I read that the < b > element in HTML 5 is used for "stylistically offset" text. What does this exactly mean?

  • 1
    See this answer. – Rene Korss Apr 22 '15 at 10:04
  • Note that the HTML5 spec does not use the phrase "stylistically offset" to describe the <b> element, although drafts from until 2011 did. It now says "The b element represents a span of text to which attention is being drawn for utilitarian purposes without conveying any extra importance and with no implication of an alternate voice or mood, such as key words in a document abstract, product names in a review, actionable words in interactive text-driven software, or an article lede." – Alohci Apr 22 '15 at 23:46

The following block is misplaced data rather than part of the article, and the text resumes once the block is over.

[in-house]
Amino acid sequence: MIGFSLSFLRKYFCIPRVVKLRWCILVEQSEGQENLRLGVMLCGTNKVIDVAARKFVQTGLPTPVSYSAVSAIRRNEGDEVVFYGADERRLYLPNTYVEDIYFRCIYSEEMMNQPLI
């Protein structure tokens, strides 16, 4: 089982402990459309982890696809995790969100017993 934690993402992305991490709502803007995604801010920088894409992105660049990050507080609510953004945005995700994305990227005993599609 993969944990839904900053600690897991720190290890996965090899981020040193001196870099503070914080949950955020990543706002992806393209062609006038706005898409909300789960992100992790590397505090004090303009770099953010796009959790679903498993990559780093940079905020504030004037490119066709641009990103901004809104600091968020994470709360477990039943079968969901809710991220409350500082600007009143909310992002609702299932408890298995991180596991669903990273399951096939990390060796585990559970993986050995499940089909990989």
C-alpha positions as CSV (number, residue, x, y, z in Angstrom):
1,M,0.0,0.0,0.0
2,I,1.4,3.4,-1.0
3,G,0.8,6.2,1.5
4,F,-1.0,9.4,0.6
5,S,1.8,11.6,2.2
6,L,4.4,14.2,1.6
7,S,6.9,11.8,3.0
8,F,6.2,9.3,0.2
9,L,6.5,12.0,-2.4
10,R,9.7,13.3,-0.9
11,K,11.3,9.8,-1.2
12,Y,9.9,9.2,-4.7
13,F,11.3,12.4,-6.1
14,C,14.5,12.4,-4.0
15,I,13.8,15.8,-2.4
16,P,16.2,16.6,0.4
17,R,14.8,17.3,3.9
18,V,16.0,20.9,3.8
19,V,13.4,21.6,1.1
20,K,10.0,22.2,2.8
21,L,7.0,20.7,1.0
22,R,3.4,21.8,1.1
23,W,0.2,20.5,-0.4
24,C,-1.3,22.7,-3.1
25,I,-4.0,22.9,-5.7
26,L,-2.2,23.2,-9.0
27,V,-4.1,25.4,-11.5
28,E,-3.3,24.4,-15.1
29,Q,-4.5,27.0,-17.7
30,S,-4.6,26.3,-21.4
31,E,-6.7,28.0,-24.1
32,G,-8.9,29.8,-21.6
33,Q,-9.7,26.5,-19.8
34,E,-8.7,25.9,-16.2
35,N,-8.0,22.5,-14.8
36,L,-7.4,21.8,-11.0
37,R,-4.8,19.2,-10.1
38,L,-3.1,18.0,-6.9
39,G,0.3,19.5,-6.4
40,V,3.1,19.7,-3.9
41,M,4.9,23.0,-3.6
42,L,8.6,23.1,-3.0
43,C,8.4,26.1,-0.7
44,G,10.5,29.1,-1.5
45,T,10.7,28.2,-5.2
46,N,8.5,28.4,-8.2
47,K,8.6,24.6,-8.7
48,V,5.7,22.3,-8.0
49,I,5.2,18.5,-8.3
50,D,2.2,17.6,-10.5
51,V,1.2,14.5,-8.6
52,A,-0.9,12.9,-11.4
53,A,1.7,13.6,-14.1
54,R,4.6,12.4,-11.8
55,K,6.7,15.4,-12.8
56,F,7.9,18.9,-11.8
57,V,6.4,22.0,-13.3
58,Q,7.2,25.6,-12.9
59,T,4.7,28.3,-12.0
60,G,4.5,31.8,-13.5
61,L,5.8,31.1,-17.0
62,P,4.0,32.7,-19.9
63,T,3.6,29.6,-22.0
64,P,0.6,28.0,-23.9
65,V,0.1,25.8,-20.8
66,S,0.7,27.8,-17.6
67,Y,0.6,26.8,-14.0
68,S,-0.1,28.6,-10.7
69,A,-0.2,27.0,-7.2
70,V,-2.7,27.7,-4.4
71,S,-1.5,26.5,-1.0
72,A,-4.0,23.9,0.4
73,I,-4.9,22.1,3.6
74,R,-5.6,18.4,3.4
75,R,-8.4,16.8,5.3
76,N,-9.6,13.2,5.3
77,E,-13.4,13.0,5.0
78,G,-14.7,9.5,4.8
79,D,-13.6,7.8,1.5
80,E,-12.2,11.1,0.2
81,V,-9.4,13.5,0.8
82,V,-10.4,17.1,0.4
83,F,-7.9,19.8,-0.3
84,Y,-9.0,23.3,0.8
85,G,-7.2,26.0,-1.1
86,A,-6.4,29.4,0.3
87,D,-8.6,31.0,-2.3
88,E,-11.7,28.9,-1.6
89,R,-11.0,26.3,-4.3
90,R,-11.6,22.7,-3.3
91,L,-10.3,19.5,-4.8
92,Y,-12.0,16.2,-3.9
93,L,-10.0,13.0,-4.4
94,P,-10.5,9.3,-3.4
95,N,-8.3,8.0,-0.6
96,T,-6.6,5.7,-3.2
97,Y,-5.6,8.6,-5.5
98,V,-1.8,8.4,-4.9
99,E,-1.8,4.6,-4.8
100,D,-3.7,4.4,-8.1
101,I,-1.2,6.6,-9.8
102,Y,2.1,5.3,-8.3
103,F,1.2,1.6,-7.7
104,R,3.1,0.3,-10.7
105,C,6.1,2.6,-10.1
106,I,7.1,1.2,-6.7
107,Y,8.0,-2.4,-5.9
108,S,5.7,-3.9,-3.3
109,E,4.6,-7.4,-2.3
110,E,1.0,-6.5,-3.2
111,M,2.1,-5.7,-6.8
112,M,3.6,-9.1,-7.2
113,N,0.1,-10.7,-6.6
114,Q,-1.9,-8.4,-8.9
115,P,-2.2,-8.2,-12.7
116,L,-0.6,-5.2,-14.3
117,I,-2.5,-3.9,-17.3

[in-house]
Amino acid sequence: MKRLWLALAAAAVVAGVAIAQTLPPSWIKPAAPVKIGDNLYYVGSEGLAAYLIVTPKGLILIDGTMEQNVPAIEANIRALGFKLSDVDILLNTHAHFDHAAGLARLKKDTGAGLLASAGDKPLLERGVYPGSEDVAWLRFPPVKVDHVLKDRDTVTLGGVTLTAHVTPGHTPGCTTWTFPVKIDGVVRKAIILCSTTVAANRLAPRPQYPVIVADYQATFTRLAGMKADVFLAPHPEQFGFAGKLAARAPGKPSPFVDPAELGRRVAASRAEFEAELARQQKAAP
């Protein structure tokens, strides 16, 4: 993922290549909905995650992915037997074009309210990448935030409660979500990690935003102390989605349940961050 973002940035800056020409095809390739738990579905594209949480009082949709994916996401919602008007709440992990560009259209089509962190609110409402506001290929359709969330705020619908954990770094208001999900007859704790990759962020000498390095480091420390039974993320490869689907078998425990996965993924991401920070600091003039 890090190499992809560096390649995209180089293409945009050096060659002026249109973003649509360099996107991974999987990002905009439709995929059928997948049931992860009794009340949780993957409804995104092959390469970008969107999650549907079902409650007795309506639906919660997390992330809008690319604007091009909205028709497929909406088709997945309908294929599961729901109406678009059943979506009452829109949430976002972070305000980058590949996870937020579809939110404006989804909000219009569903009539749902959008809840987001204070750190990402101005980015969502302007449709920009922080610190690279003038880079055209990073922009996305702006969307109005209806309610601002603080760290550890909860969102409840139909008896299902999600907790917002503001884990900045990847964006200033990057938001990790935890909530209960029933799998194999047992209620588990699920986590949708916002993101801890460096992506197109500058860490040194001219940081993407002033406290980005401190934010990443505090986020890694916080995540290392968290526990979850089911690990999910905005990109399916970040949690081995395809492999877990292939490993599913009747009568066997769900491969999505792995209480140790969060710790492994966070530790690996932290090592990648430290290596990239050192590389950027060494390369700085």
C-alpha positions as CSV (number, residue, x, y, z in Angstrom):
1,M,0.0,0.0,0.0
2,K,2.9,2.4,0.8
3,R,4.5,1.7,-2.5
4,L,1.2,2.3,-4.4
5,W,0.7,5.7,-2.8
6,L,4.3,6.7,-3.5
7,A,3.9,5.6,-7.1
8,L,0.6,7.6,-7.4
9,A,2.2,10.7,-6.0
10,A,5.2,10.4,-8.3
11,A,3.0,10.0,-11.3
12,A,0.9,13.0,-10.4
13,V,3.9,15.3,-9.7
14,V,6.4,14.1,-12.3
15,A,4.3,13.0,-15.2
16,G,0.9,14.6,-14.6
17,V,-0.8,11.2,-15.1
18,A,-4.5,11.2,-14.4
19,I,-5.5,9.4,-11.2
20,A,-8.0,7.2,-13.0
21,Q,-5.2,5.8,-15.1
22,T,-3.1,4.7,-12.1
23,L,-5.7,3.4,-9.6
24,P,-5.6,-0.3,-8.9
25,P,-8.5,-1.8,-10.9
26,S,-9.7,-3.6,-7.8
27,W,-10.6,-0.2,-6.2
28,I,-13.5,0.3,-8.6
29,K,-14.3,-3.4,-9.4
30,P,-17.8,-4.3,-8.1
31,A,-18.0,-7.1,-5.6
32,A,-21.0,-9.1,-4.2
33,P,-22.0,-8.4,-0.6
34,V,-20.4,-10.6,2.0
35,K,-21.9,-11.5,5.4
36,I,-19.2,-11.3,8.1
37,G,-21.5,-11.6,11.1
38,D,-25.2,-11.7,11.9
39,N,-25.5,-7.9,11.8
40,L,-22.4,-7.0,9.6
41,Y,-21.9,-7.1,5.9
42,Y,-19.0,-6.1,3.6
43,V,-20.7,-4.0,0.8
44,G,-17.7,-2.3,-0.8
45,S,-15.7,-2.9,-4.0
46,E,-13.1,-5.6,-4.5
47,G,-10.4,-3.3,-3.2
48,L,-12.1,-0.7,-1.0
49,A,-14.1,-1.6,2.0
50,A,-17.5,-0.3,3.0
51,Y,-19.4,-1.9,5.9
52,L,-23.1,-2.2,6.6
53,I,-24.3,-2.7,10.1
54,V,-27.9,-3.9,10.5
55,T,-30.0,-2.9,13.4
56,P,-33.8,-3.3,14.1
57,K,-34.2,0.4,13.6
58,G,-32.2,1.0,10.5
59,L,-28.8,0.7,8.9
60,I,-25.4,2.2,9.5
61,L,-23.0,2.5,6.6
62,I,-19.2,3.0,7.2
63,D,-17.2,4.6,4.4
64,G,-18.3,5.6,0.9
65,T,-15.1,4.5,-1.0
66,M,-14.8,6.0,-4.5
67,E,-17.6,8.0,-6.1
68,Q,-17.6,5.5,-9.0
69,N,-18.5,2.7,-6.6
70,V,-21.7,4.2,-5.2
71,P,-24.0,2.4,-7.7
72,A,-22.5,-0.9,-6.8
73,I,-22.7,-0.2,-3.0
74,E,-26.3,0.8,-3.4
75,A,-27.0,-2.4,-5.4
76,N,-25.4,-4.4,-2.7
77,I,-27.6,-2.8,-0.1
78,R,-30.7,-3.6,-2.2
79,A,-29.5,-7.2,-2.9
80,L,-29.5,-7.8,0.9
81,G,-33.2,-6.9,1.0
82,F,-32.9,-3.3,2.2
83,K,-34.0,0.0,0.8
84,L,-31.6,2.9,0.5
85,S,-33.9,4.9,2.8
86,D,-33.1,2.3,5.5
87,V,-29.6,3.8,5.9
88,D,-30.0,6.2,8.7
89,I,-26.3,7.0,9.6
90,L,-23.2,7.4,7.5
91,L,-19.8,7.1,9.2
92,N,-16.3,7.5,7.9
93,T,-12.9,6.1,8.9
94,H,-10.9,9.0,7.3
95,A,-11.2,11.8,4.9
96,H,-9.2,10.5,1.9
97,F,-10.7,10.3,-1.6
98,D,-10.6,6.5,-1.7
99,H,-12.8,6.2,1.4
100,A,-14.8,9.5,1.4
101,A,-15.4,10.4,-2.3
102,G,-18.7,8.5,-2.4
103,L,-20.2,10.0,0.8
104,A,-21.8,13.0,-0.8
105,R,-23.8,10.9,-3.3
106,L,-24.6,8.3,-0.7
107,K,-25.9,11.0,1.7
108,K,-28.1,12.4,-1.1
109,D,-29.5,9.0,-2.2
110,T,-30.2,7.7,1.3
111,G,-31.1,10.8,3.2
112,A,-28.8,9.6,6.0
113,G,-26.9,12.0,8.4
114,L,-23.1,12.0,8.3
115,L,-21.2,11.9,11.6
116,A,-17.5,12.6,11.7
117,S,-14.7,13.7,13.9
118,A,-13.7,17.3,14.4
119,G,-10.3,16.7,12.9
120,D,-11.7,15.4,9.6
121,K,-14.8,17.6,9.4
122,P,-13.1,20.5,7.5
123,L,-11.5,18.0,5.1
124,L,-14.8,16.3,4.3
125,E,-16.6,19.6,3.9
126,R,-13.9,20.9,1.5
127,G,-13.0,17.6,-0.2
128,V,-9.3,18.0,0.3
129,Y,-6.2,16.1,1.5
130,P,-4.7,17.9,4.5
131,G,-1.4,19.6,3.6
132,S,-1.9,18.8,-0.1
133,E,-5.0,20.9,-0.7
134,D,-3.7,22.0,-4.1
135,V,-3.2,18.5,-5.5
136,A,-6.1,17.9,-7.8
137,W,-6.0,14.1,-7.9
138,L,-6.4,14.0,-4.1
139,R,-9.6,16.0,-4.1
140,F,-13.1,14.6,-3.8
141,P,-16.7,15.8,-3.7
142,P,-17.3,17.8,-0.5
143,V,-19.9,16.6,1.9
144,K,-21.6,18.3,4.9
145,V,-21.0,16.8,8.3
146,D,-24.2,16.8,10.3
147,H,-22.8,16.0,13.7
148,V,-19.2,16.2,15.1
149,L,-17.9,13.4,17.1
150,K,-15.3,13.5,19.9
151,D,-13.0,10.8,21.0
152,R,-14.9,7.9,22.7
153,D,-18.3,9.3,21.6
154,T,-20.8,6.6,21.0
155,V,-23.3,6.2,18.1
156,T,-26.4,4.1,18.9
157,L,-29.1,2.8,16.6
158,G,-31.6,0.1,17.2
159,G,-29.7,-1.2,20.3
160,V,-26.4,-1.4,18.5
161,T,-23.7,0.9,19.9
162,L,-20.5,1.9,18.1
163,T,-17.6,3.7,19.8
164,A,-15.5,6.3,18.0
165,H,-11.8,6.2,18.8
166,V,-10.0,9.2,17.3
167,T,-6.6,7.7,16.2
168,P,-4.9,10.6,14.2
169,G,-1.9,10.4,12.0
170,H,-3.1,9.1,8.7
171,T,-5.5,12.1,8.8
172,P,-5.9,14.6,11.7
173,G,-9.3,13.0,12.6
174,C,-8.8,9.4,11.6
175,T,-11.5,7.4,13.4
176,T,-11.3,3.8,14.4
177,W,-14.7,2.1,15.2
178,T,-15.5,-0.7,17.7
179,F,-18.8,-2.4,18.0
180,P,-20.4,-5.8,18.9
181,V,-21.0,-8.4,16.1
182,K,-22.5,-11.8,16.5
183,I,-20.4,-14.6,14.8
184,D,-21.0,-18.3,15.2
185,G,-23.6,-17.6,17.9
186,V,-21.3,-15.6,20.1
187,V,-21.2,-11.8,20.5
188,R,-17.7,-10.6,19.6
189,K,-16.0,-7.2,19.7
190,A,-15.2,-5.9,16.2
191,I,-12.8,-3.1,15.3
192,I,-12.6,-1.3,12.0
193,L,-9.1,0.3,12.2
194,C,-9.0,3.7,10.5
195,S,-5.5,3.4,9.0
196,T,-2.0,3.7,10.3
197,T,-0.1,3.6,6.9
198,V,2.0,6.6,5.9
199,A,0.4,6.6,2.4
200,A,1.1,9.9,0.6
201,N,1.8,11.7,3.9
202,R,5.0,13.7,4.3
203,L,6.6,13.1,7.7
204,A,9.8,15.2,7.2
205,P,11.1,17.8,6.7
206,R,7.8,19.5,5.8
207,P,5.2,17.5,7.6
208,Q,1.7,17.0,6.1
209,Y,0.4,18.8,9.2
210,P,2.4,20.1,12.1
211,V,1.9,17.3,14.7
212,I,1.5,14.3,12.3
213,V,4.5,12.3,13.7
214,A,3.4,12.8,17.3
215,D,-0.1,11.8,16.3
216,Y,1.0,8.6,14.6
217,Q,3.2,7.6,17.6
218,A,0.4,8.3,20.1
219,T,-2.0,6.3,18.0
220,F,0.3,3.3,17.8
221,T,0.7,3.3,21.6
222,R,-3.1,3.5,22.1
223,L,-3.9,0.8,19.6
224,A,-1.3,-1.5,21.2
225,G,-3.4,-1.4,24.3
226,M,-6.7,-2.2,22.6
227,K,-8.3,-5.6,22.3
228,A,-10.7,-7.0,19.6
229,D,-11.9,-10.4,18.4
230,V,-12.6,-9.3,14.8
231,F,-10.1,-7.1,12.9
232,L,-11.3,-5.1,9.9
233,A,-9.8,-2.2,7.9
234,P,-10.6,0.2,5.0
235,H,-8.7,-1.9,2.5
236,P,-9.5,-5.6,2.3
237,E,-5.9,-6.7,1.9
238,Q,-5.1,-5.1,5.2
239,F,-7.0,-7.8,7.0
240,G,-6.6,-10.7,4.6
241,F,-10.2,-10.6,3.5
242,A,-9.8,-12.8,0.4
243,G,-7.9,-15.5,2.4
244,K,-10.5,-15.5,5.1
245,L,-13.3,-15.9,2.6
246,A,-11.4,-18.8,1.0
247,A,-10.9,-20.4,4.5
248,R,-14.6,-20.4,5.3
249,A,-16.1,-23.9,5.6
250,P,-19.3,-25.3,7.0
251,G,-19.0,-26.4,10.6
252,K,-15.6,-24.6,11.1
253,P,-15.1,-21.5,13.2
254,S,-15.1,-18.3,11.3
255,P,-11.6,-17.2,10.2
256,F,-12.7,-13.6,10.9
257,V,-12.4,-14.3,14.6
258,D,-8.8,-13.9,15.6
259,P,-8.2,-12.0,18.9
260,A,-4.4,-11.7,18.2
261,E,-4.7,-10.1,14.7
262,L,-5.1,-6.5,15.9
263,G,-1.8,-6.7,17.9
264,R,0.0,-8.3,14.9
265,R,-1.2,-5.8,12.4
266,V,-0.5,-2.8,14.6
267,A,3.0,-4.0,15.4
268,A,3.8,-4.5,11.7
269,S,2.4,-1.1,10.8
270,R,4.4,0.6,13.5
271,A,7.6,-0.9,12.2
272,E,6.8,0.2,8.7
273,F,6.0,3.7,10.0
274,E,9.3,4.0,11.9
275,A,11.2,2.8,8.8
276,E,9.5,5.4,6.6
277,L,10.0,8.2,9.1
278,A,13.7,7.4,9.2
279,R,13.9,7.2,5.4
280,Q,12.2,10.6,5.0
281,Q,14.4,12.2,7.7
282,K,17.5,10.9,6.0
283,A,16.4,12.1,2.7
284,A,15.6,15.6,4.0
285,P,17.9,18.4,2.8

"Offset" is meant as in "make stand out from the rest". "Stylistically" is meant as opposed to semantically; i.e. the element in question does not have any particularly different meaning from the rest, but is being highlighted purely for stylistic purposes.

In short: <b> is used to highlight content purely for design reasons. As opposed to other semantic tags like <strong>, which would, for example, make a screen reader put emphasis on the word while reading.

  • Thanks. Now it makes sense. – Zoltan King Apr 22 '15 at 10:43

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